Even so, large-scale movement activity against war and for peace is at something of a low point in Canada today. This is not, of course, because of a lack of need for such a thing – the world has been in a state of near constant regional war in the years since the 9/11 attacks, under the banner of the "war on terror." And over that time Western governments, including Canada, have made regular use of various forms of military intervention, up to and including invasion, regime change, and occupation. So the world was already in a very unjust and un-peaceful state when Donald Trump was elected president of the United States, and his particular brand of pugnacious incoherent bluster has only introduced greater instability. Though the issue of nuclear weapons does not receive the same attention today that it did in the 1950s or the 1980s, the current precarious state of the world has caused the Bulletin of the Atomic Scientists to move their famous doomsday clock, which they use to indicate our risk of nuclear annihilation, to two minutes to midnight, the greatest risk the world has faced since the worst moments of the Cold War.

Lehman, Gehl, and the rest of the Regina Peace Council want to do what they can to get peace back onto the public agenda. They continue their work for nuclear disarmament, their solidarity with oppressed peoples, and their general opposition to war and militarism. Increasingly, they are also coming to see a tight connection between war and environmental destruction, and the need to develop closer links between the peace movement and the environmental movement. Their ongoing actions include bringing speakers to Regina to talk about the issues and to spark public conversation, publishing their regular newsletter, engaging in demonstrations at critical moments, and participating in other kinds of public events.

Their analysis of why there is so little mass peace movement activity in Canada despite the prevalence of war and instability on a global level points at least in part to the media: They say that pro-peace perspectives are largely excluded from the mainstream media in this country, so despite many Canadians having impulses that are largely in favour of peace, many of us don't have the information and resources to build those impulses into well-informed anti-war and pro-peace perspectives that might then lead us to turn towards grassroots political work for peace.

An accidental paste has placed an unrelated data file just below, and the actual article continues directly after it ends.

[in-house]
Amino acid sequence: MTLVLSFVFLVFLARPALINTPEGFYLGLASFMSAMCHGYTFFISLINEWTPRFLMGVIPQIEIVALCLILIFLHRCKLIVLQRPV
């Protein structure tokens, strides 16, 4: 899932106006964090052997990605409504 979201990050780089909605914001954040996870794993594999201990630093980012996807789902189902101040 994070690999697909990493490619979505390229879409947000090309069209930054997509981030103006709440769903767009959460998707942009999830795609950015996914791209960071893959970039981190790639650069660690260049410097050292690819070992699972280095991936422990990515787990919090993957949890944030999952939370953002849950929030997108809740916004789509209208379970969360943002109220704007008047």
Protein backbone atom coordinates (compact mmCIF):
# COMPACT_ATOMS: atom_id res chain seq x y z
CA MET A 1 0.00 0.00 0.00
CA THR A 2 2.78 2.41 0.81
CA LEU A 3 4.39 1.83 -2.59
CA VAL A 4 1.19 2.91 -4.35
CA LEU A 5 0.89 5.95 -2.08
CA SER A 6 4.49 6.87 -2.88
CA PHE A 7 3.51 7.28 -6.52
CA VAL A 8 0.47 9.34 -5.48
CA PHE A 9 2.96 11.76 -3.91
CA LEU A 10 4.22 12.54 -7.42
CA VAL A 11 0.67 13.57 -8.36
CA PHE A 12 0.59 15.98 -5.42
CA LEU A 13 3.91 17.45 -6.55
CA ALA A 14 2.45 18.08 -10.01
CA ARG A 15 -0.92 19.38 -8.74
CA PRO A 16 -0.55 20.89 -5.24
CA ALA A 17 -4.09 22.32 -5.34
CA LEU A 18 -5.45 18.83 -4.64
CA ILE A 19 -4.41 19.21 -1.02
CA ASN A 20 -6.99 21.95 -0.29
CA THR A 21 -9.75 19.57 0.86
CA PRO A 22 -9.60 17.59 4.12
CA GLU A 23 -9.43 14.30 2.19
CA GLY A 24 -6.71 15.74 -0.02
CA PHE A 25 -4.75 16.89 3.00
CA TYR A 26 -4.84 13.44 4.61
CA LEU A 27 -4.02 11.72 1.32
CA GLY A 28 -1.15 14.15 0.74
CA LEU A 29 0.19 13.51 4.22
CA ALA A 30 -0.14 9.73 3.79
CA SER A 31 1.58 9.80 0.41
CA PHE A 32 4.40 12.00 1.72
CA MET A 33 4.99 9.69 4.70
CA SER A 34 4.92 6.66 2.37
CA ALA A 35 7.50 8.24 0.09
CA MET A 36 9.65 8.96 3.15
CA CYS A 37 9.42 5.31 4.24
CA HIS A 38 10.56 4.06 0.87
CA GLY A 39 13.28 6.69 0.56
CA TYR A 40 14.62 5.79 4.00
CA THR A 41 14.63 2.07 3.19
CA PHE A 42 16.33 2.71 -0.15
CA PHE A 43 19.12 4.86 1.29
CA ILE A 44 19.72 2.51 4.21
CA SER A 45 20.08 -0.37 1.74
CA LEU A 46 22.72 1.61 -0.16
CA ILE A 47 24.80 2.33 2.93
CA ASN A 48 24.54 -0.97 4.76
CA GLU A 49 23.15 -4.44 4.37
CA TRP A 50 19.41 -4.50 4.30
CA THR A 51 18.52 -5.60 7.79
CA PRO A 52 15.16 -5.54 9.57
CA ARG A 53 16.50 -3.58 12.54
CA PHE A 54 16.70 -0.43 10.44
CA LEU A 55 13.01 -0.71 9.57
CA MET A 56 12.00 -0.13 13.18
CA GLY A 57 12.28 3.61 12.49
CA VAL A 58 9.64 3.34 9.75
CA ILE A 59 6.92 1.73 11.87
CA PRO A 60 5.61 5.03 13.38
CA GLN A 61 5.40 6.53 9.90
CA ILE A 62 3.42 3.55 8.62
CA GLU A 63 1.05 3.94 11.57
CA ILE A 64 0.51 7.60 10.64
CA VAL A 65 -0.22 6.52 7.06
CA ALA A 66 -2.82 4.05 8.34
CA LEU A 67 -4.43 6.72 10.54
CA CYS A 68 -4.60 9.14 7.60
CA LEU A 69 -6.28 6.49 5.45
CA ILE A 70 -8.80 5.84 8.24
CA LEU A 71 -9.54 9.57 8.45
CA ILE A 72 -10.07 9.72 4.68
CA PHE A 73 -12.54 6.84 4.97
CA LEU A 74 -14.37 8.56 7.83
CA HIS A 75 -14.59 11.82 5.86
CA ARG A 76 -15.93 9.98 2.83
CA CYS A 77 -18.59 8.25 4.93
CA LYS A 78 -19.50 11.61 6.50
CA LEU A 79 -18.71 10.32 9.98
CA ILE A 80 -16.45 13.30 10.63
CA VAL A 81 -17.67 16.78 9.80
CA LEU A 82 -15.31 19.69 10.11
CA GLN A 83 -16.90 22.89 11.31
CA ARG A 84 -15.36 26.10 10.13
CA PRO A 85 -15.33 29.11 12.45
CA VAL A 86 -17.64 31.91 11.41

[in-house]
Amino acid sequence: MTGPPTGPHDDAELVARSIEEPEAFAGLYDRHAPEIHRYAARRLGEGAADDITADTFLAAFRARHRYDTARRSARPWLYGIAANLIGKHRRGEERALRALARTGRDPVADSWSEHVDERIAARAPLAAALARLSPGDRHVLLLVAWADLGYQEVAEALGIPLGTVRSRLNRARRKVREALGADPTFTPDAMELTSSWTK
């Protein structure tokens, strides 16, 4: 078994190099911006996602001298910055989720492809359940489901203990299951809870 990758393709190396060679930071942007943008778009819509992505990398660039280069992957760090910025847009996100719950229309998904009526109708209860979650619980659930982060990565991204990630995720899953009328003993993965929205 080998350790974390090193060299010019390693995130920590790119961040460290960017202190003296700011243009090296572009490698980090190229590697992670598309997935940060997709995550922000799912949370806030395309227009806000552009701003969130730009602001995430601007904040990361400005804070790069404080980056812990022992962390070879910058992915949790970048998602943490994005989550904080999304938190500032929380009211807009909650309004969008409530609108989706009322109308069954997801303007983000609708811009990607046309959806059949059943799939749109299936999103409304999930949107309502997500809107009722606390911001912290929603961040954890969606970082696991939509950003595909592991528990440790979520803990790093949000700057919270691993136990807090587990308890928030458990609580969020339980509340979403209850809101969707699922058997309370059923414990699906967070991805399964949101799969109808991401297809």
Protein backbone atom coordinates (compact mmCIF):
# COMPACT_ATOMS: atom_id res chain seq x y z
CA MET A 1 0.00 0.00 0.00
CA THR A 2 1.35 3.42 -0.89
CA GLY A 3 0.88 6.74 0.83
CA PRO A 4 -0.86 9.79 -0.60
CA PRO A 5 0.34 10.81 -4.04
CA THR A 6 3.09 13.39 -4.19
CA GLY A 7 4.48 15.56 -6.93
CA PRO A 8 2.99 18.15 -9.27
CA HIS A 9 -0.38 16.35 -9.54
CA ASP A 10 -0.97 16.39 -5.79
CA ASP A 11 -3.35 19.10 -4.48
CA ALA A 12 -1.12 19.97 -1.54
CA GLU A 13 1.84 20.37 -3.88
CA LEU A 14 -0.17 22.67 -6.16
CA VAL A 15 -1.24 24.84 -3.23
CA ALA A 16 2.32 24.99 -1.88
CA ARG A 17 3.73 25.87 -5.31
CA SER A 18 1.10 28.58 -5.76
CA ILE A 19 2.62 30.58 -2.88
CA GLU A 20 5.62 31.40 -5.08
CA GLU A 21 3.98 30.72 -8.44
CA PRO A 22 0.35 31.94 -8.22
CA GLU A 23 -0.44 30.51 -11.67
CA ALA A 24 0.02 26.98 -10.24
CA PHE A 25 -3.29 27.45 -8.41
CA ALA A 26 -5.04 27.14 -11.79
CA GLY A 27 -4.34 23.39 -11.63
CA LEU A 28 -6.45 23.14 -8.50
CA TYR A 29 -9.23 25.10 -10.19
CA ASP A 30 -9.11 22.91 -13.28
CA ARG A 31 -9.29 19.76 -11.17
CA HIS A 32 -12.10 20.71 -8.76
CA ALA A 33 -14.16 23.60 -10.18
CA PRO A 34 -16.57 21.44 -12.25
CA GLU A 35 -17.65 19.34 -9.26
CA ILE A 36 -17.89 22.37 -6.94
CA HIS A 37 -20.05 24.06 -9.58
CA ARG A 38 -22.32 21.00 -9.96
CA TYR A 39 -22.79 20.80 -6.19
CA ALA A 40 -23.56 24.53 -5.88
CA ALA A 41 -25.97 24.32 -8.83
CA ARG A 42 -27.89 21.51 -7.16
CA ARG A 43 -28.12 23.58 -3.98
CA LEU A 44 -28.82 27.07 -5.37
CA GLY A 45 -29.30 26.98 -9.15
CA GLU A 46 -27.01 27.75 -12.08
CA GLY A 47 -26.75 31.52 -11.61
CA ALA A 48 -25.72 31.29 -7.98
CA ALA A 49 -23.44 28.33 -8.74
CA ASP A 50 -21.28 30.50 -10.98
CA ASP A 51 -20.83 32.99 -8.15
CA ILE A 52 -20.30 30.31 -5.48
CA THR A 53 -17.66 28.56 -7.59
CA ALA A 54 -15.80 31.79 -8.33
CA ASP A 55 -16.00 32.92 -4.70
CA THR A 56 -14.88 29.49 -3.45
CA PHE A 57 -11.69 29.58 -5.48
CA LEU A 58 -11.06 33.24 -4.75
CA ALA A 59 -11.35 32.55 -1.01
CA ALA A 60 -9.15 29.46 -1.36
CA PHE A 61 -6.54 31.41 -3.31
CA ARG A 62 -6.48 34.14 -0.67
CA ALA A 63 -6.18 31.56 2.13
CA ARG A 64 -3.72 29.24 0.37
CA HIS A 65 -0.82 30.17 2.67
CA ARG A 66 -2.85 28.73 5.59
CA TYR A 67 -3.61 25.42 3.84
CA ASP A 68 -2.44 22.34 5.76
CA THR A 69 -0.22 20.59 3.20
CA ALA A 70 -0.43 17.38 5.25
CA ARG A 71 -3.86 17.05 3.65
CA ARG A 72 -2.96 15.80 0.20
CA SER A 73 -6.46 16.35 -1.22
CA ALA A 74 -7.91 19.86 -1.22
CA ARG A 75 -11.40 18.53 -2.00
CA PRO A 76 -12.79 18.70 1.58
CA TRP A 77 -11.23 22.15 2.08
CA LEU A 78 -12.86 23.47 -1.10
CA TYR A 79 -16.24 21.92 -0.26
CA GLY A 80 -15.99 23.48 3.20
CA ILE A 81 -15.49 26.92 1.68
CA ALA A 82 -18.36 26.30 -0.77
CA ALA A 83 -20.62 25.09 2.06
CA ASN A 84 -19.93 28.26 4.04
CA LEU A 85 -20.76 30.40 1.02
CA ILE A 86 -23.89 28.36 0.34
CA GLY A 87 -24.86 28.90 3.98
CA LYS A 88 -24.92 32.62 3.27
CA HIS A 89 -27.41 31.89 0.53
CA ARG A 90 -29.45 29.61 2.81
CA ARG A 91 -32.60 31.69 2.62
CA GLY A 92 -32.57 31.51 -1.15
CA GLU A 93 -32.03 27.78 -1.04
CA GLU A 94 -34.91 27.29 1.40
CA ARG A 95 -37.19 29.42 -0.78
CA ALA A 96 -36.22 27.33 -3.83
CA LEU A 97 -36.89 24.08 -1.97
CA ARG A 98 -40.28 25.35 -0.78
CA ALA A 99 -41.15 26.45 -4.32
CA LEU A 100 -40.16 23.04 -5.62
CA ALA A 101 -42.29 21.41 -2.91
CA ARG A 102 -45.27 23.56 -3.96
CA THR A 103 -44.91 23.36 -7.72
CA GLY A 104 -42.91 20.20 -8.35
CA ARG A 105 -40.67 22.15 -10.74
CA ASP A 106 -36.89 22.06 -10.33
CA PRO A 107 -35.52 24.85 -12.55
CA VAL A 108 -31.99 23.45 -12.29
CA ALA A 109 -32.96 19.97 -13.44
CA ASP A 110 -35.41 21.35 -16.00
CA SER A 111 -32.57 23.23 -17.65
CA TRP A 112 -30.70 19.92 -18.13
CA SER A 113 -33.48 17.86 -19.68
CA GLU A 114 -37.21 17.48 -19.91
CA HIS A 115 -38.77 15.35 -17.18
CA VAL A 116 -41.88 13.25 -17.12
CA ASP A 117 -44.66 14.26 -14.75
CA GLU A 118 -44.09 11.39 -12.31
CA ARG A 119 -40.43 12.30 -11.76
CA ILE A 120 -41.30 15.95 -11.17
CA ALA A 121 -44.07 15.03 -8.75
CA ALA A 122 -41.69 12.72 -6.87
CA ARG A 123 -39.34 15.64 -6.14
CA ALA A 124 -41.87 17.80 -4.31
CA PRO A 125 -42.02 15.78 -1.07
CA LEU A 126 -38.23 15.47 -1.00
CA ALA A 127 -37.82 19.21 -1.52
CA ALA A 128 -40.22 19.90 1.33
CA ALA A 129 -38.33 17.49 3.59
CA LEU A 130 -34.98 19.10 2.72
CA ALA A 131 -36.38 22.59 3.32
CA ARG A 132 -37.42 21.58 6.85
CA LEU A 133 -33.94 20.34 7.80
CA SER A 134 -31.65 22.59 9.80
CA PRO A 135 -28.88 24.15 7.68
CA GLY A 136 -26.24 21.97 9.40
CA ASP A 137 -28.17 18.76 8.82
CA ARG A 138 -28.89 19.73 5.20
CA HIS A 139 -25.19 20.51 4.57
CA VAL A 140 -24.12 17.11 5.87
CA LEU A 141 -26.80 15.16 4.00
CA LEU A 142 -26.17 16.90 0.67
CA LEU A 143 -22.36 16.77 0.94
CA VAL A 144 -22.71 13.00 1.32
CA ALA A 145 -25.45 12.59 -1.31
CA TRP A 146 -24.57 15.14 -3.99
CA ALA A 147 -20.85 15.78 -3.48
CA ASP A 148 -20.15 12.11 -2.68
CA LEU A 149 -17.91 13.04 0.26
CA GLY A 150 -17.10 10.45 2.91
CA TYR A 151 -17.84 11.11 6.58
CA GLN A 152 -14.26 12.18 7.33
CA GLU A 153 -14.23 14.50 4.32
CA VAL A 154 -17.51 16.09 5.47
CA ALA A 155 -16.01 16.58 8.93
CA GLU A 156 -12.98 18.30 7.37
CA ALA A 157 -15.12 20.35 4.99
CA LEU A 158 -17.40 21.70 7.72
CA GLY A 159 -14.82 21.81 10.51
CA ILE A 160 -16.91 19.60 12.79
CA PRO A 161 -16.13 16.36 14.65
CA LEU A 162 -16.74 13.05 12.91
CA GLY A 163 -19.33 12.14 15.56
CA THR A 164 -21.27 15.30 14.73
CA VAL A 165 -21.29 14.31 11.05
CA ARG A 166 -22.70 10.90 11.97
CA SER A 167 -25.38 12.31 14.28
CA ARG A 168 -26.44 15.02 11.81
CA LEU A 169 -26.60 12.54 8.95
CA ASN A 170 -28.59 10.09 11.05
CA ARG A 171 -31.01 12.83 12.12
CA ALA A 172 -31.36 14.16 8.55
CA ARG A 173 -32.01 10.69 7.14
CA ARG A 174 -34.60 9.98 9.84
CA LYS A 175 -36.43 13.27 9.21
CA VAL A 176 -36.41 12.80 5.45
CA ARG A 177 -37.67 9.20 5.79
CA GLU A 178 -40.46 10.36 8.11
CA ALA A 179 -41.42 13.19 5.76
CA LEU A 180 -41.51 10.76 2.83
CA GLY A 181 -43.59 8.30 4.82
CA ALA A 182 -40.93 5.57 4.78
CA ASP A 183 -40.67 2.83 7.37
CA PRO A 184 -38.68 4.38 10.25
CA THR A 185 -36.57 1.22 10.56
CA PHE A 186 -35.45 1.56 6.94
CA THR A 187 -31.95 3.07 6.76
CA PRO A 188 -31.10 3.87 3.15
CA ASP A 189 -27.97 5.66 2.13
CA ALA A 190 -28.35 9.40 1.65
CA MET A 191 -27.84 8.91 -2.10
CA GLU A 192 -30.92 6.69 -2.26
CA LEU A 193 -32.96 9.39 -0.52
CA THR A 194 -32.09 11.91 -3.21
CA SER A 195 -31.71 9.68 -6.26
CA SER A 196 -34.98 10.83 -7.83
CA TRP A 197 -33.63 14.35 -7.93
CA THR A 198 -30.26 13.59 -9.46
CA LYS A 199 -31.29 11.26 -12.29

Recently, as one small way to circumvent this lack of media access, the group took the novel step of renting a billboard on the Trans Canada Highway just outside of Regina (pictured above). Its central message is "Canada – Act for Peace Not War" and it lists several specific actions such a commitment would require. It also features the image of a dove created for the peace movement in the late 1940s by Pablo Picasso.

Image: Used with permission of the Regina Peace Council.


Talking Radical Radio brings you grassroots voices from across Canada, giving you the chance to hear many different people that are facing many different struggles talk about what they do, why they do it, and how they do it, in the belief that such listening is a crucial step in strengthening all of our efforts to change the world. To learn more about the show check out its website here. You can also follow them on FaceBook or Twitter, or contact [email protected] to join our weekly email update list.

Talking Radical Radio is brought to you by Scott Neigh, a writer, media producer, and activist based in Hamilton (formerly Sudbury), Ontario, and the author of two books examining Canadian history through the stories of activists.